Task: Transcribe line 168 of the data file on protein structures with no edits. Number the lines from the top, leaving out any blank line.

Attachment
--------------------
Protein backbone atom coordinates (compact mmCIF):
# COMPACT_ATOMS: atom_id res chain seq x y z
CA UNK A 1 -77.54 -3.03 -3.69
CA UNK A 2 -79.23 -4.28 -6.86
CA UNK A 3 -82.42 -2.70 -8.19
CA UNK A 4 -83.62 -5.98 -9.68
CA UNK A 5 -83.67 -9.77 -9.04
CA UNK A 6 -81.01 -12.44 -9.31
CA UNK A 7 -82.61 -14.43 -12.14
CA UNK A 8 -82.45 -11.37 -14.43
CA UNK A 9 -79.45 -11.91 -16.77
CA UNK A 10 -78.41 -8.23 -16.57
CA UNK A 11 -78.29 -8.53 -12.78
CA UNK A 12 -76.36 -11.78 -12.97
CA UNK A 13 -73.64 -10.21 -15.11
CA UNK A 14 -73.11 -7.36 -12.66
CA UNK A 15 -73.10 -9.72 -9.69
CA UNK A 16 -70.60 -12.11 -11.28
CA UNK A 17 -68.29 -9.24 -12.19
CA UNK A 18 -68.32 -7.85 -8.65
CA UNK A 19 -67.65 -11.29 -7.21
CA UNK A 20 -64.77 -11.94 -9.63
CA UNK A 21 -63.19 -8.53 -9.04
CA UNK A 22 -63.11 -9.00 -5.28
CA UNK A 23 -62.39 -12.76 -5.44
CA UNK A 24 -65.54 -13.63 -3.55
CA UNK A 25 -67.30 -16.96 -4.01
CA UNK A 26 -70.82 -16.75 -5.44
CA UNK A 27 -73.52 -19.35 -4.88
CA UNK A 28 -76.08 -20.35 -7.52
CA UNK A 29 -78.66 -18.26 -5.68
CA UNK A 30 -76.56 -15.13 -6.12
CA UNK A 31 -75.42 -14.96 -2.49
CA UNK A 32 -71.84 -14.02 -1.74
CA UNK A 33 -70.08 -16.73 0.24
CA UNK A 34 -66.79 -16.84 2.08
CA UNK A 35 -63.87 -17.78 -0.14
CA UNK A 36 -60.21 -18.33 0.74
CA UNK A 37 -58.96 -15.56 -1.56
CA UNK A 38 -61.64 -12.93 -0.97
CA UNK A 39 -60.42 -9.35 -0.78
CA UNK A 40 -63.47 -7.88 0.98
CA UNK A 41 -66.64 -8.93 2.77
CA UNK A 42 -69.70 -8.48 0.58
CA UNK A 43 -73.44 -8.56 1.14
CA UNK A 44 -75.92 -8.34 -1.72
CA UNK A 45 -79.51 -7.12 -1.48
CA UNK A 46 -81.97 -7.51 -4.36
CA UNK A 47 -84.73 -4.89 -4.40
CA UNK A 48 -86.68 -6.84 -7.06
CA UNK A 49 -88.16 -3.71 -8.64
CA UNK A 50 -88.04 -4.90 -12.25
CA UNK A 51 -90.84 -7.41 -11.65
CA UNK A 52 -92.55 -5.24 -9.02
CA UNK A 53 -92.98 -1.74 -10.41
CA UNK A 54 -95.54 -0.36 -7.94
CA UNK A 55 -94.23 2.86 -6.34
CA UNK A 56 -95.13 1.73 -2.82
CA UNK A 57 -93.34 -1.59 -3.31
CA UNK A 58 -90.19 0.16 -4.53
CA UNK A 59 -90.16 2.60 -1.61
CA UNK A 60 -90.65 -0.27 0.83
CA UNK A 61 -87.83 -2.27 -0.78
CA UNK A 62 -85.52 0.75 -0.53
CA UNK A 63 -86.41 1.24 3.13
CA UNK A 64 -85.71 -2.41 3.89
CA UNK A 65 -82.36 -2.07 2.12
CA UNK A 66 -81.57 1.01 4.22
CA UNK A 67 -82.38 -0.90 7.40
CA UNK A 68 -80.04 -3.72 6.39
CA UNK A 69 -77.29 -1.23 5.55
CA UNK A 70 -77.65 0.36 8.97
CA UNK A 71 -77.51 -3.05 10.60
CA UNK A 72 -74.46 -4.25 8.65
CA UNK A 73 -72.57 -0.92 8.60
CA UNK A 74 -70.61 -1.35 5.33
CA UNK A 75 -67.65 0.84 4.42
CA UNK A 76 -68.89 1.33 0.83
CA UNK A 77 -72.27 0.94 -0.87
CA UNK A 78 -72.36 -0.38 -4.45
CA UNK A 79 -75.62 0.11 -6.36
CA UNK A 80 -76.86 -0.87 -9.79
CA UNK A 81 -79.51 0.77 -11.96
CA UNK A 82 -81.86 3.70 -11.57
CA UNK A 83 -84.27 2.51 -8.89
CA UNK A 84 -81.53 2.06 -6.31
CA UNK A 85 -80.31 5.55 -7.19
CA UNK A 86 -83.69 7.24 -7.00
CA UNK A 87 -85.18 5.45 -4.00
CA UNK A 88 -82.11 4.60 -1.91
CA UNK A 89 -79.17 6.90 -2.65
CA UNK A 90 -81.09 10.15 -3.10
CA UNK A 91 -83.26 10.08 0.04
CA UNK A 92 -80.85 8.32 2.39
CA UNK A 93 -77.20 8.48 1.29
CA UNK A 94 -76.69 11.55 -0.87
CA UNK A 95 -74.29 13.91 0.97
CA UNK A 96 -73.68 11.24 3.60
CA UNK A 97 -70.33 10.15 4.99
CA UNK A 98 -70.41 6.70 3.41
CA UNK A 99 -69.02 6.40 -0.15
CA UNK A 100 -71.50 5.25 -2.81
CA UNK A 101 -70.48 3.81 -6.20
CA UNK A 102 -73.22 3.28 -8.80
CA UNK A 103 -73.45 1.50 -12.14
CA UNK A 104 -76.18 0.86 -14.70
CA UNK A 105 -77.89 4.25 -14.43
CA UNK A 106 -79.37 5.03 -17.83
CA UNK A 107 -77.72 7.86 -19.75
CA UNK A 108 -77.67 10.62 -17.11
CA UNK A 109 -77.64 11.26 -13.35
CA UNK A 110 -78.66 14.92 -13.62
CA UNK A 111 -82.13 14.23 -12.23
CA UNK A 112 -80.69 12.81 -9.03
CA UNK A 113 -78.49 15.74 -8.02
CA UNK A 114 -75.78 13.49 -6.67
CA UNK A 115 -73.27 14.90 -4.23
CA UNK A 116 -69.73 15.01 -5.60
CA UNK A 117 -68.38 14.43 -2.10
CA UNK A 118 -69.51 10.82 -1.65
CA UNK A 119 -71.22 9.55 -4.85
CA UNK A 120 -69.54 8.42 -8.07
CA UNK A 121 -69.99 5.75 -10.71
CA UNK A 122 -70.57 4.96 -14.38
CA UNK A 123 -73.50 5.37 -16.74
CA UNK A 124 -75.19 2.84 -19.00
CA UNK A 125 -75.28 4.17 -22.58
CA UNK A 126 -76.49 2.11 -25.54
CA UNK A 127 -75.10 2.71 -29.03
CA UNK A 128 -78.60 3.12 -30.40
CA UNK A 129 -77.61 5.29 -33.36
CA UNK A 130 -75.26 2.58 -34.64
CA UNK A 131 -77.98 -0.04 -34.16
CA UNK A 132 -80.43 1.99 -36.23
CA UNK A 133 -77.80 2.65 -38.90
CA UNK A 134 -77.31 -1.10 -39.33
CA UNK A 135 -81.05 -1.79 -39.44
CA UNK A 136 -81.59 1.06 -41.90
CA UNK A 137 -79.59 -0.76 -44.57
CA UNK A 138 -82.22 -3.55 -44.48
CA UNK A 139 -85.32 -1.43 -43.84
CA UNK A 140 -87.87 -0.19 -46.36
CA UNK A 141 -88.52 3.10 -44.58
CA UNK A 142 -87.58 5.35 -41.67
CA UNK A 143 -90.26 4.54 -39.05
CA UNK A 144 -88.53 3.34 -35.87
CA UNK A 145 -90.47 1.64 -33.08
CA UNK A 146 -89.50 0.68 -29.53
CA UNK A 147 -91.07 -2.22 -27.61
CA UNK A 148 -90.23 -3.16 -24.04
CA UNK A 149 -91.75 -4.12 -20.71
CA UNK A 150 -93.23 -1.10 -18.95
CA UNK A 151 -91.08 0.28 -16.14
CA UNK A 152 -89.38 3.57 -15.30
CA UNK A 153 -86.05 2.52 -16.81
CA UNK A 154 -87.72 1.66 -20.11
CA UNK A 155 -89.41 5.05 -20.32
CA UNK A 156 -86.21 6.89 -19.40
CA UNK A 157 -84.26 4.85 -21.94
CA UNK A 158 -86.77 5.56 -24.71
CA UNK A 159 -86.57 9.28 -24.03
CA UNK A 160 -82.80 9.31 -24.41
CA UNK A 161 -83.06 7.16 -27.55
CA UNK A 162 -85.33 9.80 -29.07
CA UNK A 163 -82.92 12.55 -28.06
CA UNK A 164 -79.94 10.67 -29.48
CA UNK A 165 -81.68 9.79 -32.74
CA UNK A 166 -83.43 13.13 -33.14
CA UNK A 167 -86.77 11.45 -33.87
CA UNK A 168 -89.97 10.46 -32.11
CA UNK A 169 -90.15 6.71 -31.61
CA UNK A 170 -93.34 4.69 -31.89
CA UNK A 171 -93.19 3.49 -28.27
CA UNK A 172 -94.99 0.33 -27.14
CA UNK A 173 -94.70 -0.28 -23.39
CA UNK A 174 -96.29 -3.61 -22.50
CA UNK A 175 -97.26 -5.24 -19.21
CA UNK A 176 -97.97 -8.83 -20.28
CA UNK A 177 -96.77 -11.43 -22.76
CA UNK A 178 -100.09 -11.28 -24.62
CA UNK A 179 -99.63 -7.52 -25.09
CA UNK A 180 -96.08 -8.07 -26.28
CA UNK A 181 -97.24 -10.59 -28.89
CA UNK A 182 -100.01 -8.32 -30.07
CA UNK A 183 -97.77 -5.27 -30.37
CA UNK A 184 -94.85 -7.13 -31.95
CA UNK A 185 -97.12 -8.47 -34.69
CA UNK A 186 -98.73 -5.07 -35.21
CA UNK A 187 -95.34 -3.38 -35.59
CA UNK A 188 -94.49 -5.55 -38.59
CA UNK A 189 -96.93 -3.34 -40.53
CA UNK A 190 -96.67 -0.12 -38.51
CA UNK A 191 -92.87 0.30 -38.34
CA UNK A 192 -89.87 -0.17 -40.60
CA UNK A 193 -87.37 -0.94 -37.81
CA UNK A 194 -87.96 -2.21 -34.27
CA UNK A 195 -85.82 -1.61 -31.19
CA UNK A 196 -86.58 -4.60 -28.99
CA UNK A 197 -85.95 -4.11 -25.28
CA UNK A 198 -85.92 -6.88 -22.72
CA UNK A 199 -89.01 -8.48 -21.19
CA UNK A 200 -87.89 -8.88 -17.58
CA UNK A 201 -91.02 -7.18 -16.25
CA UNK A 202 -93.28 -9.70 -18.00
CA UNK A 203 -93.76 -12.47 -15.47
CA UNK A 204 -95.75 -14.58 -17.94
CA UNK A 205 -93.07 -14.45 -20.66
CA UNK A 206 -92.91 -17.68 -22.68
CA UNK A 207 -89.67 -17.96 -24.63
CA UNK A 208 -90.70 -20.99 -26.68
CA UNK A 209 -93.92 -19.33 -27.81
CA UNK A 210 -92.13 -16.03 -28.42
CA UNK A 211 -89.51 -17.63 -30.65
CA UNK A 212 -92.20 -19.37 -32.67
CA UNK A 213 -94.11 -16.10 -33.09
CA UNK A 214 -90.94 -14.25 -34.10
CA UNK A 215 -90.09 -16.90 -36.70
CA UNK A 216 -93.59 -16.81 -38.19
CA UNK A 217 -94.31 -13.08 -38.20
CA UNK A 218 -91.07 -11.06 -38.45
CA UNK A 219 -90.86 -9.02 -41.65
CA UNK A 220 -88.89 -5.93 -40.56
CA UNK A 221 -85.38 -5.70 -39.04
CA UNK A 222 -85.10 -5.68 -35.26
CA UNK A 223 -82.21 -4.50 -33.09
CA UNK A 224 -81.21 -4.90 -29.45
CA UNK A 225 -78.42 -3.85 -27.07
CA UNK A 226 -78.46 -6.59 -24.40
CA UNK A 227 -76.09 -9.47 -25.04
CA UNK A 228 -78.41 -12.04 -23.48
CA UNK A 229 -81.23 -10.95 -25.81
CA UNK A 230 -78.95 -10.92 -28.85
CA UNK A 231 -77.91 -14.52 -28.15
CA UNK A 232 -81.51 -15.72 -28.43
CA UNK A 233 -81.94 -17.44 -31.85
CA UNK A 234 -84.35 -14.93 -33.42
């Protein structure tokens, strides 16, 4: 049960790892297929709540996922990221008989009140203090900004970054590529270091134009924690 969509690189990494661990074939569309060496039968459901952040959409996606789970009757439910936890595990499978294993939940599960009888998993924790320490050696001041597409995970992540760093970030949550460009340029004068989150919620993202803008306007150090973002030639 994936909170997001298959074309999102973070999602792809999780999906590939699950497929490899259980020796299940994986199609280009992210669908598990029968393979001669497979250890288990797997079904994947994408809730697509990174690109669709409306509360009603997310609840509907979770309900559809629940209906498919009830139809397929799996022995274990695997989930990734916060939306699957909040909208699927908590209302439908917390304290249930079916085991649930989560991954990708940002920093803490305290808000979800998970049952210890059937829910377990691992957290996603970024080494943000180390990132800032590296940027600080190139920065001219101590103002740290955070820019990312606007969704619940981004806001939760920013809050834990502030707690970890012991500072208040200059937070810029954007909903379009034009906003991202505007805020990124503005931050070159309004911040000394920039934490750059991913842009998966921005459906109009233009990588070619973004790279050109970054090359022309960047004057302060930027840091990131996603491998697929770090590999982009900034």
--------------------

CA UNK A 166 -83.43 13.13 -33.14